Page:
Dear Annie: After 10 years of trying to make my marriage work, I finally could not take the verbal and mental abuse any longer. When a friend overheard one of my husband’s tirades, she offered me a place to stay, a job, a car and an airline ticket. I took two suitcases and left. A month later, he called and said his leukemia, diagnosed a year ago, was now terminal and death was imminent. I went home. He had lied. I packed and left again with no intention of returning — ever.
Now, six months later, his illness requires chemotherapy and he is on disability. I’m sorry he is ill, but I cannot go back. No one understands my position. I am accused of being a terrible person for “leaving him when he’s sick,” but I am safe and trying to tend to my own recovery.
The problem? My friend, the one who got me out of that situation, has now decided that if I won’t talk to my ex, she will, because after all, he’s dying and needs support. Annie, does cancer automatically wipe out the fact that this man almost destroyed me? She can’t understand why I am furious. Am I wrong to demand her loyalty? If she wants to spend hours on the phone with him, fine, leave me out of it, but she says she doesn’t want to go behind my back. I don’t get it. — We’ll All Die Sometime
Dear Friend: Your relationship with your ex is entirely different from your friend’s and she does not carry around all your negative baggage. The fact that he’s dying has made her feel sorry for him, and her sympathetic nature is one of the reasons she helped when you needed her. If your friend wants to call your ex, that’s her business. She should not, however, carry on these conversations when you are within hearing distance. That is disrespectful to you. Tell her we said so.
Dear Annie: Every year for Christmas, we use a picture of our family taken on vacation and put it on our Christmas cards. This year, our 22-year-old daughter’s live-in boyfriend, “Ed,” is in the picture. Normally, we print on the photo, “The Smith Family — John, Jane, Jenny and Justin.” How do I include Ed in the wording this year? Thanks. — Bewildered Dad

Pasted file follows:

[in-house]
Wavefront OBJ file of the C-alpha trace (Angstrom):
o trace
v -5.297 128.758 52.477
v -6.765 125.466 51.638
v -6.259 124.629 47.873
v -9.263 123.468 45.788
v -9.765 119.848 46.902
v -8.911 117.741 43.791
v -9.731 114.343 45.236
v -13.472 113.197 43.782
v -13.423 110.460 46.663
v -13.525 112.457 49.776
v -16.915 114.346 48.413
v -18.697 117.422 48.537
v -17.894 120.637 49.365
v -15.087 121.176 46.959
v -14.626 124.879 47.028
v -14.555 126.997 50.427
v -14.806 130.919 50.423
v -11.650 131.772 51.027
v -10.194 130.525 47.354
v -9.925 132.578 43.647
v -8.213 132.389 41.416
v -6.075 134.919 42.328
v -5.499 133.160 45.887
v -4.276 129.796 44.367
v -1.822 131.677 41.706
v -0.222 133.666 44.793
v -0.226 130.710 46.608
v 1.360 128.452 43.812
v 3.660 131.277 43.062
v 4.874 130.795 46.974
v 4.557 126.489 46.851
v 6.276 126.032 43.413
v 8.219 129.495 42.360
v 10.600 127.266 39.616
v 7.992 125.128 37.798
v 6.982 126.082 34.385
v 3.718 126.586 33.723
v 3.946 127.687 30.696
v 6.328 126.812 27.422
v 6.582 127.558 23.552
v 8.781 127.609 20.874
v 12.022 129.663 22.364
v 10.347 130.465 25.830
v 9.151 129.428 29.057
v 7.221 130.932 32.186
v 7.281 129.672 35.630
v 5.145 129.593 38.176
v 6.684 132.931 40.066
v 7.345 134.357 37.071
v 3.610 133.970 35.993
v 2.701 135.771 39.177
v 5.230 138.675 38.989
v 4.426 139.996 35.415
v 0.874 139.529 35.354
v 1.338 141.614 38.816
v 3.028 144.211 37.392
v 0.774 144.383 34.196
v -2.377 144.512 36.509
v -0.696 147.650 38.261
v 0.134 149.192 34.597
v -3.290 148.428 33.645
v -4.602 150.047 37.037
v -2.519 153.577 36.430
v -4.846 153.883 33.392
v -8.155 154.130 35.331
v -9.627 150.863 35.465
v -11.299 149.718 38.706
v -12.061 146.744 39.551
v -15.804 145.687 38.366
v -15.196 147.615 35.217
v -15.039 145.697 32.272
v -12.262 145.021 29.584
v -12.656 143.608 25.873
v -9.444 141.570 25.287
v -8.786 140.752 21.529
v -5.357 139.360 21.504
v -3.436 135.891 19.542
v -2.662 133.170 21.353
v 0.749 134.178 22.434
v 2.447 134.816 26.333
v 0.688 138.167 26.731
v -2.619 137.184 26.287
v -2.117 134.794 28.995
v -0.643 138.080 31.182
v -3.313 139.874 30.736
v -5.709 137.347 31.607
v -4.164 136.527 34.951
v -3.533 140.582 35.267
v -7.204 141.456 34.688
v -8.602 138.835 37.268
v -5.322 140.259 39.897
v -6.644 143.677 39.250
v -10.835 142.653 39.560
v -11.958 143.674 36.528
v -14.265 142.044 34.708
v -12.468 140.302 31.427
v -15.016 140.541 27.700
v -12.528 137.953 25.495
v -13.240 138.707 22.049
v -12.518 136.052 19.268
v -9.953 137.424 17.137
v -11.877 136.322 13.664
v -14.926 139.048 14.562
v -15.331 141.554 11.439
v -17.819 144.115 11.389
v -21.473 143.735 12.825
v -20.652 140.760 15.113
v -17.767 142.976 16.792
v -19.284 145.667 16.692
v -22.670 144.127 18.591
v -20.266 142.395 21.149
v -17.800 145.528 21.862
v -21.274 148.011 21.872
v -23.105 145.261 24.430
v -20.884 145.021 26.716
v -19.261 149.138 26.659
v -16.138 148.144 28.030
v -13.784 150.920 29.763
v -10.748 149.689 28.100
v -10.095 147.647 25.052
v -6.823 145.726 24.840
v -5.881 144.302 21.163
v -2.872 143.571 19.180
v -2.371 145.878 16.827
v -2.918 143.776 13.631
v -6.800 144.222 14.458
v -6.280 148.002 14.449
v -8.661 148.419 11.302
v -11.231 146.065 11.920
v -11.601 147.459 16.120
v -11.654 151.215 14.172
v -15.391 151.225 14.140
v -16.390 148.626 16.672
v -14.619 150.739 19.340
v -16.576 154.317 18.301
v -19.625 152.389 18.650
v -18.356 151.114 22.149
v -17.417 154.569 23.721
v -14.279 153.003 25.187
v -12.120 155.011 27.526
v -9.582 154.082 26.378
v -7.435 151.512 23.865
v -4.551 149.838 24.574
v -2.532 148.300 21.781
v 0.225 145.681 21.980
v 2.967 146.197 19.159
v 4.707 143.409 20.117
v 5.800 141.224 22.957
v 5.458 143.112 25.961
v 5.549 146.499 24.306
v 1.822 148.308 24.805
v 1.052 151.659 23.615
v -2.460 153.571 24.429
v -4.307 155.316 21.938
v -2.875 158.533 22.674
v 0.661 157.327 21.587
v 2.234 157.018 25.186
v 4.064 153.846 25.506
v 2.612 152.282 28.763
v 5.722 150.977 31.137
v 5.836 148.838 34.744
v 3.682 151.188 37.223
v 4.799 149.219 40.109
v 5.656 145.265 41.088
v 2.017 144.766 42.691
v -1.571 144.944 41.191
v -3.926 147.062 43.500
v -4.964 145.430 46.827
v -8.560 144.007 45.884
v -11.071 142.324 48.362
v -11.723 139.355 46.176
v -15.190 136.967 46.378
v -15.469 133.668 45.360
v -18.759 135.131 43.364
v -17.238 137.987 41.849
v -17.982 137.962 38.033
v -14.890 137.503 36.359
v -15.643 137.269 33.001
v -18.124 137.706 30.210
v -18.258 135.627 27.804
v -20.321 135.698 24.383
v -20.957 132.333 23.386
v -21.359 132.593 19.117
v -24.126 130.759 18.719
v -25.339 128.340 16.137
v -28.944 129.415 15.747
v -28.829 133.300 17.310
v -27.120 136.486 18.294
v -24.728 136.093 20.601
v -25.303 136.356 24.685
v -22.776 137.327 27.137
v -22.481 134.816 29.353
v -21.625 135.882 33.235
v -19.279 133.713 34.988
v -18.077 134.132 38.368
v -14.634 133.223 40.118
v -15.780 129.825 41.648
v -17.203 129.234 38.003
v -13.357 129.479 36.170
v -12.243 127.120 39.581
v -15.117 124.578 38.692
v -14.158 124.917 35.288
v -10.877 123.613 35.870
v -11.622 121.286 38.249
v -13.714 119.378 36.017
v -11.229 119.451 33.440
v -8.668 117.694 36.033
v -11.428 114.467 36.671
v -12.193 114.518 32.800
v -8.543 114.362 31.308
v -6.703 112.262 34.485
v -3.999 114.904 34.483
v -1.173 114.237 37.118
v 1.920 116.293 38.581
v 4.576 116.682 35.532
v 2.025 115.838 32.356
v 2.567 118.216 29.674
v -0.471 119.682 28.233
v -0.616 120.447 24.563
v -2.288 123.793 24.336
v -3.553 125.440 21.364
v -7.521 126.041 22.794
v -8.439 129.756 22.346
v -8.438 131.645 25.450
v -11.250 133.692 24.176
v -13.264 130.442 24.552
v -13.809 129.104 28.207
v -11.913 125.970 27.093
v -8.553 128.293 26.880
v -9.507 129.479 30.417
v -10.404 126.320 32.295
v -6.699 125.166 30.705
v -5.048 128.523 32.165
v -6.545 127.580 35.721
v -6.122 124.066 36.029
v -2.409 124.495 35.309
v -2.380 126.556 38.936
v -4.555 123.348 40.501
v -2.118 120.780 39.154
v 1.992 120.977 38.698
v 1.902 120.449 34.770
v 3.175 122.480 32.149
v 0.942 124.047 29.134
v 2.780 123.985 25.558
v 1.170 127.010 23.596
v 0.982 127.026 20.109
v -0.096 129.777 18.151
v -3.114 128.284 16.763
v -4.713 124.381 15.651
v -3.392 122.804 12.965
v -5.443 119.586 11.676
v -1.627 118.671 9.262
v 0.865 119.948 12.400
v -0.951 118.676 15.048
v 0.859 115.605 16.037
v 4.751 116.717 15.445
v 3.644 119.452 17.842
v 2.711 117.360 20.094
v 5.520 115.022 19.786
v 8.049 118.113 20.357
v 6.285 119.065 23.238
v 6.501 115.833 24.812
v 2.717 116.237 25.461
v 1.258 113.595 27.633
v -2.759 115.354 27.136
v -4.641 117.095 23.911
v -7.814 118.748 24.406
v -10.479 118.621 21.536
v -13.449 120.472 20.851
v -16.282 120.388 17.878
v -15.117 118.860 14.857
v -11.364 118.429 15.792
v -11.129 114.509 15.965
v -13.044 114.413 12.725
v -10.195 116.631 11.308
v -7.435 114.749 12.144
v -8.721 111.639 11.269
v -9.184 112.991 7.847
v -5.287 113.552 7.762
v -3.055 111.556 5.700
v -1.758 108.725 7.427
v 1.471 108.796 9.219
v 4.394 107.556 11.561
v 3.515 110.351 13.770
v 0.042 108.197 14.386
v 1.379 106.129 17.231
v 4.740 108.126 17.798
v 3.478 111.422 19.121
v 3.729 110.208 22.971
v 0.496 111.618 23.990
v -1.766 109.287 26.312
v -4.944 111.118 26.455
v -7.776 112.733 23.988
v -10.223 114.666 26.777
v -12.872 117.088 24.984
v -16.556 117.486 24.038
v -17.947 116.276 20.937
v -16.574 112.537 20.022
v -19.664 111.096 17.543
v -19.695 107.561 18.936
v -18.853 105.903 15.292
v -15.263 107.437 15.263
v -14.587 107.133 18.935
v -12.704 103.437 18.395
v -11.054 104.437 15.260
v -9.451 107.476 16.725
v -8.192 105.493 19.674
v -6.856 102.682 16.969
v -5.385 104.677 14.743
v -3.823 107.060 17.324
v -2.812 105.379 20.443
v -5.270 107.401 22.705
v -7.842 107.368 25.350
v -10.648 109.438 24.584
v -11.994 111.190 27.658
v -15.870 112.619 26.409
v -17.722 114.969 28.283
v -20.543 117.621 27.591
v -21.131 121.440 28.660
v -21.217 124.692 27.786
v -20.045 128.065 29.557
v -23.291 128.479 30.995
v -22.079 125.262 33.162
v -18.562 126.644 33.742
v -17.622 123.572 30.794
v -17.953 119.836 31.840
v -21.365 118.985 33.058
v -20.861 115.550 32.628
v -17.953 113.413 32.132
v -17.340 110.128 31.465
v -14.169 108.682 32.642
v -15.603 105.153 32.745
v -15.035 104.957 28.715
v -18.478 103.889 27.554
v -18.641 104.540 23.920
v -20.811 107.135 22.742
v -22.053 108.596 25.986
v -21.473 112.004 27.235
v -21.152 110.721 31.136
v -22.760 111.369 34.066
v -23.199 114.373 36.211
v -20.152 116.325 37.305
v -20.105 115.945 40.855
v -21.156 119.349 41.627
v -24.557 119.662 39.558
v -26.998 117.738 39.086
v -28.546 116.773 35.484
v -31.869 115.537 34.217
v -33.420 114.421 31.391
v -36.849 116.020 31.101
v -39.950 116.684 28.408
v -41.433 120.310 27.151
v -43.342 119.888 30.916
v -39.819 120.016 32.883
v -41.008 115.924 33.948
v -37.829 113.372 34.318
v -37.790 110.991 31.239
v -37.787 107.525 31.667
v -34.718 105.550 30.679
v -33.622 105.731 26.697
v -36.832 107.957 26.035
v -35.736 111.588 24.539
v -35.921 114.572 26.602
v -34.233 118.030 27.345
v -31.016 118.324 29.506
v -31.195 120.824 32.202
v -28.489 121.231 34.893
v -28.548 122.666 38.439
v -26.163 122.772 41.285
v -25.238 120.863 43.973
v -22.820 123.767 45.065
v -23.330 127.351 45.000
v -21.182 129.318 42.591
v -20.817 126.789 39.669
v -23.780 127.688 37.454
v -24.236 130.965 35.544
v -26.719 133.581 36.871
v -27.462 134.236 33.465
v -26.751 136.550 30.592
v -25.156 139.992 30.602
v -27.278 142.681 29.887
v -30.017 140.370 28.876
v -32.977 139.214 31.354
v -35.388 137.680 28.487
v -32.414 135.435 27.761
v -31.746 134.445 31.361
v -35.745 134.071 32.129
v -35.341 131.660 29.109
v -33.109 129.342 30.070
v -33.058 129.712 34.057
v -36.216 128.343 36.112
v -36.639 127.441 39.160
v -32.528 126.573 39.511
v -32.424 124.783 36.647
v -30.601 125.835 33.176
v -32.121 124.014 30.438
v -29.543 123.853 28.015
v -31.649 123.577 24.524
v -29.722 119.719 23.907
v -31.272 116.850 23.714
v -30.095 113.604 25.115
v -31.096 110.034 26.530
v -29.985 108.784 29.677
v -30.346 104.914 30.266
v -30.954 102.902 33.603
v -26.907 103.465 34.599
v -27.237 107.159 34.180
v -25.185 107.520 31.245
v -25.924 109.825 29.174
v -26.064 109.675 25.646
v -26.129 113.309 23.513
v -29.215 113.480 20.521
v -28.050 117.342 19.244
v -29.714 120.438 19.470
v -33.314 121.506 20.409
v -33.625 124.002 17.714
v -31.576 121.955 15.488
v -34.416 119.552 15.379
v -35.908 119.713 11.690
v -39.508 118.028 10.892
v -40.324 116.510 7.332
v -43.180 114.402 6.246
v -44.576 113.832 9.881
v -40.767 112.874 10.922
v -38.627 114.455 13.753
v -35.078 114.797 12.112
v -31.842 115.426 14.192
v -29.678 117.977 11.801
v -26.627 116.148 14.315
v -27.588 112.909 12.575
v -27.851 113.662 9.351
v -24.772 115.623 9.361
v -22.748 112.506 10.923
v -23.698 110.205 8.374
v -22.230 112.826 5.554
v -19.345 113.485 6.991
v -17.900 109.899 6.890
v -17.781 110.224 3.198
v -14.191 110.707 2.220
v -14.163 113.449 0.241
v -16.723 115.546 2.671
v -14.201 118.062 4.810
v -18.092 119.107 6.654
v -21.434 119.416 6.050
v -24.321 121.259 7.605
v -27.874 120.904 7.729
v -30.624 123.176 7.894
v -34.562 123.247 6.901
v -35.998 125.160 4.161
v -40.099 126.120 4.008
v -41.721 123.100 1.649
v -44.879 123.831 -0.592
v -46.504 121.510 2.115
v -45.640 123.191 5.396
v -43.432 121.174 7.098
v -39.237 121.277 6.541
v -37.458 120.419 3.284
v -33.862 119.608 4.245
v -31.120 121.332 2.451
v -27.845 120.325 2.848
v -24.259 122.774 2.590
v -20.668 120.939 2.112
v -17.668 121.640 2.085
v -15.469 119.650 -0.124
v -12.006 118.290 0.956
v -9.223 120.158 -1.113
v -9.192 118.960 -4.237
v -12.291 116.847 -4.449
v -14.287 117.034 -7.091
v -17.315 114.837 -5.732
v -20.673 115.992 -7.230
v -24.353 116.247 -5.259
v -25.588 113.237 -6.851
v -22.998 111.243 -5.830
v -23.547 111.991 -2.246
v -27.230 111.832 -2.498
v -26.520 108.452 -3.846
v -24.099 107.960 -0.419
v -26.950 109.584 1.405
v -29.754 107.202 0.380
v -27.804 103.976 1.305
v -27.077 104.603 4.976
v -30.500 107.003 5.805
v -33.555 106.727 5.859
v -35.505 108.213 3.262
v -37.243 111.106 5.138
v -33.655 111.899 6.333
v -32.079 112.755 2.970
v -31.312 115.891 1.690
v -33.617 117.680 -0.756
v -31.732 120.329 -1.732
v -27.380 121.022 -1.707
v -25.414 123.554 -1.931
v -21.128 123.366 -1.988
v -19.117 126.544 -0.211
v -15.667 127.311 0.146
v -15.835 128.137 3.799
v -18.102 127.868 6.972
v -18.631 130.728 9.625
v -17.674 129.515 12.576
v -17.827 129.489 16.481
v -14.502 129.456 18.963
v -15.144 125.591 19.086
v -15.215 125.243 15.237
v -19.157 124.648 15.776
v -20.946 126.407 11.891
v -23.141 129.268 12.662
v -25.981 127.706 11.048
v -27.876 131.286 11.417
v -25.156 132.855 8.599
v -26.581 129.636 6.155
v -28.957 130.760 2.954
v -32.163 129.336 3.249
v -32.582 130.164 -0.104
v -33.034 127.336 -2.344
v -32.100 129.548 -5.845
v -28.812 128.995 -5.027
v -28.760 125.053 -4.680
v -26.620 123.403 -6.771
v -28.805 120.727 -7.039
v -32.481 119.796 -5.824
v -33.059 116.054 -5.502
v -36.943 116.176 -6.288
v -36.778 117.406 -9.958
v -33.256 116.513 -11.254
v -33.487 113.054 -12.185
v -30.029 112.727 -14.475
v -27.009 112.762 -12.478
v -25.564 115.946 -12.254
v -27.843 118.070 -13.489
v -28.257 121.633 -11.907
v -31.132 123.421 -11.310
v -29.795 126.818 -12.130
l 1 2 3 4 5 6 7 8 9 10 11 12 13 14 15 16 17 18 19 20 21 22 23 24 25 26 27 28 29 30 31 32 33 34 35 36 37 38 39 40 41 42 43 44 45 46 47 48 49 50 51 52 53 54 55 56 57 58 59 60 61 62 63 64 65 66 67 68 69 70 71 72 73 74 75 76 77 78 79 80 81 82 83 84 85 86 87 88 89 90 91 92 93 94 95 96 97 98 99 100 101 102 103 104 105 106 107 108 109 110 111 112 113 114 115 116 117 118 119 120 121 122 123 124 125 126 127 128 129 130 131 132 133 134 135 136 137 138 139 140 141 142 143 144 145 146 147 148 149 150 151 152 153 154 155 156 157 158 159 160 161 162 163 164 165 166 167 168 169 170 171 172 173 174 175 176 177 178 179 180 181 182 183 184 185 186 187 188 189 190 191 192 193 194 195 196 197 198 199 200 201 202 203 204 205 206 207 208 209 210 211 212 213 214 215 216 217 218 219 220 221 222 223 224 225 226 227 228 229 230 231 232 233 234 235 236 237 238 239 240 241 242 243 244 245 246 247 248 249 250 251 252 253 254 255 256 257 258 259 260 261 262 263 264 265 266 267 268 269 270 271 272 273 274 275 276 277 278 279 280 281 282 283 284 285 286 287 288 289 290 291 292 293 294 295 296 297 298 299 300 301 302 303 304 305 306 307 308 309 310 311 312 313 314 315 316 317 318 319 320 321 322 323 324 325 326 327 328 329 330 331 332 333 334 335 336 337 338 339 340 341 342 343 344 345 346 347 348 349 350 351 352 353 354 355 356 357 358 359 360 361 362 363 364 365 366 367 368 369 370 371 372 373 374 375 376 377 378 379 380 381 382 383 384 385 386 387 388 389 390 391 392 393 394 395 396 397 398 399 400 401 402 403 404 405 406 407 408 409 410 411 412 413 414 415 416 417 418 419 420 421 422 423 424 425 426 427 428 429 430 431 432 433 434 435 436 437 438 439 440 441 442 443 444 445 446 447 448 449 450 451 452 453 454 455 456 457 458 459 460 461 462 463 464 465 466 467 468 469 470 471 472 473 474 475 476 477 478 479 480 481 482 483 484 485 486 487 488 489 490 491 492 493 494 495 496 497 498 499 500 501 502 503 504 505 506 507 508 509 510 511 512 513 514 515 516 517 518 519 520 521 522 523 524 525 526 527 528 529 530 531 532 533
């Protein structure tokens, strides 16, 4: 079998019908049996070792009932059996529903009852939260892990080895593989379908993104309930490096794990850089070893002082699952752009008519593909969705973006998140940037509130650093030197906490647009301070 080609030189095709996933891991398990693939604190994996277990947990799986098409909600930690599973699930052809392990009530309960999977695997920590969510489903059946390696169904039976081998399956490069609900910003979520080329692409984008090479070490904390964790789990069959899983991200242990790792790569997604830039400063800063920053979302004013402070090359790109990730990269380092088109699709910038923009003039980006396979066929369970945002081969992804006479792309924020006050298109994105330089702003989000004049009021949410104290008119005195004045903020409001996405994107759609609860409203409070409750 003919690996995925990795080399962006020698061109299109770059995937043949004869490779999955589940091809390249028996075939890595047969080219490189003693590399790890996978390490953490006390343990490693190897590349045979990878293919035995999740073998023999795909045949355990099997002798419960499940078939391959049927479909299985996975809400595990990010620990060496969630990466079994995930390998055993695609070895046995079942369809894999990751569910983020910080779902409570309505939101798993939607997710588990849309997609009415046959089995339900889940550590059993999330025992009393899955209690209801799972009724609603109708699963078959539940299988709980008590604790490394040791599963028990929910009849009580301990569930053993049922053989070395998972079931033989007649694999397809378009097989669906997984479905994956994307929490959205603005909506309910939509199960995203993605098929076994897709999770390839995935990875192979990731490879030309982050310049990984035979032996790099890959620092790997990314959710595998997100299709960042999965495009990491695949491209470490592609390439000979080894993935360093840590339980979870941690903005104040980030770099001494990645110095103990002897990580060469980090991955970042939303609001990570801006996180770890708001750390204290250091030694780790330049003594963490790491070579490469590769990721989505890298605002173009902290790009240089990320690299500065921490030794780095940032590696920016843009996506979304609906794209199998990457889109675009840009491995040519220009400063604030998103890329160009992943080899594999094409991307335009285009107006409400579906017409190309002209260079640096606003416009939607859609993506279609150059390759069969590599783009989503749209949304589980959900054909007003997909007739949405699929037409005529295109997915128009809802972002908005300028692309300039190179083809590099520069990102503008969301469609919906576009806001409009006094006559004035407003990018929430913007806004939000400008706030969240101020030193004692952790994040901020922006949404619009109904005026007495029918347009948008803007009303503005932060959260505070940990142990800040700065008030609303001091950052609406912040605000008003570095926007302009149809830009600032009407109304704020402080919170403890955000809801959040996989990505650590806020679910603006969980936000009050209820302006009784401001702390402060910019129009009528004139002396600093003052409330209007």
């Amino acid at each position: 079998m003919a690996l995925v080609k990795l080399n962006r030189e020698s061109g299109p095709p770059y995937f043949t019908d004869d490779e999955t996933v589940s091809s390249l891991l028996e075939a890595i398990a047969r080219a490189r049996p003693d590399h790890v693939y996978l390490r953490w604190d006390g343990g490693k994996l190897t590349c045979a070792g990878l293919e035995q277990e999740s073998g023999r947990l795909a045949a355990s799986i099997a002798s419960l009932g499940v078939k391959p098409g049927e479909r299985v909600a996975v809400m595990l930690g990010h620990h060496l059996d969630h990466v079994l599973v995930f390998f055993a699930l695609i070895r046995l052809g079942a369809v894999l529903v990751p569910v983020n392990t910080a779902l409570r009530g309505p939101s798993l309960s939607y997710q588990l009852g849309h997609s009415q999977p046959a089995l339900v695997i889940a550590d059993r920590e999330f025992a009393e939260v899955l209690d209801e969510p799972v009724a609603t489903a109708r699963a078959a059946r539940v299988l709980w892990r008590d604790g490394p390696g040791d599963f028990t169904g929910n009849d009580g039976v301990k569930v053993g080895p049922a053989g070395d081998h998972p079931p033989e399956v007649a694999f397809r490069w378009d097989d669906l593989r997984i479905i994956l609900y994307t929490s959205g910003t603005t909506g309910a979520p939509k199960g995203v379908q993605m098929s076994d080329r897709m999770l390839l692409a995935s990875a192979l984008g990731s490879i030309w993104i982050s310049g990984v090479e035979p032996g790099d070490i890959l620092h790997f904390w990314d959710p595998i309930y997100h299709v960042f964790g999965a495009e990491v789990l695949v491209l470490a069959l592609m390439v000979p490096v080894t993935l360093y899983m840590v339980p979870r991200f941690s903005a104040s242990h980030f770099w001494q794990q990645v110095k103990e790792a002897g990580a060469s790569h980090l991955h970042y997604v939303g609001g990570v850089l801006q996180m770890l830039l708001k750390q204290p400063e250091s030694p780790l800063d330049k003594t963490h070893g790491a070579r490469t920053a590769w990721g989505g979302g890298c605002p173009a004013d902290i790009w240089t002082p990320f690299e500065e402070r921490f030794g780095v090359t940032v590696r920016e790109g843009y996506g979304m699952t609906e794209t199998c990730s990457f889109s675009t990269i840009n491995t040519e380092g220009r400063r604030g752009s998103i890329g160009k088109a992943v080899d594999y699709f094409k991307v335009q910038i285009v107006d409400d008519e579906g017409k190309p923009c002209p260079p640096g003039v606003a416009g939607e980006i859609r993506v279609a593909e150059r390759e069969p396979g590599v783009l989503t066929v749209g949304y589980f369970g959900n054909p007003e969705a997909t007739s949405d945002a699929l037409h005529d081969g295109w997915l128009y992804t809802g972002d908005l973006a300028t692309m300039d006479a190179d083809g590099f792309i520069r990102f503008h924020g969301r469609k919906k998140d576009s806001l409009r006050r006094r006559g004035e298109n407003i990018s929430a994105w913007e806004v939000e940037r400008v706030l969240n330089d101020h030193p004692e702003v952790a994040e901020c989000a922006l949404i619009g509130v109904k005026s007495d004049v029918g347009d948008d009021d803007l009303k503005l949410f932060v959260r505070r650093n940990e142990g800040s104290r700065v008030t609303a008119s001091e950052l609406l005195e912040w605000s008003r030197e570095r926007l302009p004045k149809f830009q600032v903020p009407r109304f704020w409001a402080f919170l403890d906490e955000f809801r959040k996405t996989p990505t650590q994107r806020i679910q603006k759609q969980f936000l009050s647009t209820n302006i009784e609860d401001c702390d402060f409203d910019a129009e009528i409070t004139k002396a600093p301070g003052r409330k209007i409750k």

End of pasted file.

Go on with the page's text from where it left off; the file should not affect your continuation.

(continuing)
Dear Dad: This is what the inside of cards is for — to write personal messages and family news. The people to whom you regularly send Christmas cards will spot Ed as a new face. If you feel it is necessary to caption the photograph, try “The Smith Family — John, Jane, Jenny, Ed Jones and Justin.” Or “The Smith Family — John, Jane, Jenny, Justin and Jenny’s friend Ed Jones.” Wordy, but descriptive.
Dear Annie: I read the letter from “Can’t Breathe In My Own Home,” who married a smoker.
I have been a smoker most of my life. He has an addiction and such problems do not magically disappear. She has stuck with him for 31 years, but now she is whining because he could not quit when she expected him to. She should not have married him to begin with.
Have they ever thought about making a place outside the home where he could smoke comfortably? I am not saying it is good for him to smoke. I am just being realistic. If he decides to quit, he should talk to his doctor about new medications, but the decision must be his, not hers. Preaching to him will not help. I will step off my soapbox now. — J.
Dear J.: We agree that if you can’t stand the smoke, you shouldn’t marry the smoker, but people often make promises they can’t keep and you can’t turn back the clock. We hope he is willing to check out some stop-smoking programs — for his health as well as hers.
Annie’s Mailbox is written by Kathy Mitchell and Marcy Sugar, longtime editors of the Ann Landers column. Please e-mail your questions to email@example.com, or write to: Annie’s Mailbox, P.O. Box 118190, Chicago, IL 60611. To find out more about Annie’s Mailbox, and read features by other Creators Syndicate writers and cartoonists, visit the Creators Syndicate Web page at www.creators.com.
Published in The Messenger on 12.19.07